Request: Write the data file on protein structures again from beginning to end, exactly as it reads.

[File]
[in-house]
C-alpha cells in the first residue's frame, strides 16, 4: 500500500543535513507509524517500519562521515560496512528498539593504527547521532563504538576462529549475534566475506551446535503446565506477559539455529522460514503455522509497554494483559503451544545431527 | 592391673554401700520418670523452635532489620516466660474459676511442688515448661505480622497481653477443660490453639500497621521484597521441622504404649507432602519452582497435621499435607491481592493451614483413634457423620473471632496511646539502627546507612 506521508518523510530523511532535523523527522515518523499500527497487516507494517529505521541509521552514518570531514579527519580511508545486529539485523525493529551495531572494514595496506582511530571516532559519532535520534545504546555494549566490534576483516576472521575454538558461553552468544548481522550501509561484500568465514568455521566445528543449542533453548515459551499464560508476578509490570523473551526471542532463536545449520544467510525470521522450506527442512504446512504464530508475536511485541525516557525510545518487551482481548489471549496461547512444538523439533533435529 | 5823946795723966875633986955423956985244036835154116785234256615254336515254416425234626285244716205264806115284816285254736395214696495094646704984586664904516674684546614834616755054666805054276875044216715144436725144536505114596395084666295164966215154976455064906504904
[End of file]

[in-house]
C-alpha cells in the first residue's frame, strides 16, 4: 500500500543535513507509524517500519562521515560496512528498539593504527547521532563504538576462529549475534566475506551446535503446565506477559539455529522460514503455522509497554494483559503451544545431527 | 592391673554401700520418670523452635532489620516466660474459676511442688515448661505480622497481653477443660490453639500497621521484597521441622504404649507432602519452582497435621499435607491481592493451614483413634457423620473471632496511646539502627546507612 506521508518523510530523511532535523523527522515518523499500527497487516507494517529505521541509521552514518570531514579527519580511508545486529539485523525493529551495531572494514595496506582511530571516532559519532535520534545504546555494549566490534576483516576472521575454538558461553552468544548481522550501509561484500568465514568455521566445528543449542533453548515459551499464560508476578509490570523473551526471542532463536545449520544467510525470521522450506527442512504446512504464530508475536511485541525516557525510545518487551482481548489471549496461547512444538523439533533435529 | 5823946795723966875633986955423956985244036835154116785234256615254336515254416425234626285244716205264806115284816285254736395214696495094646704984586664904516674684546614834616755054666805054276875044216715144436725144536505114596395084666295164966215154976455064906504904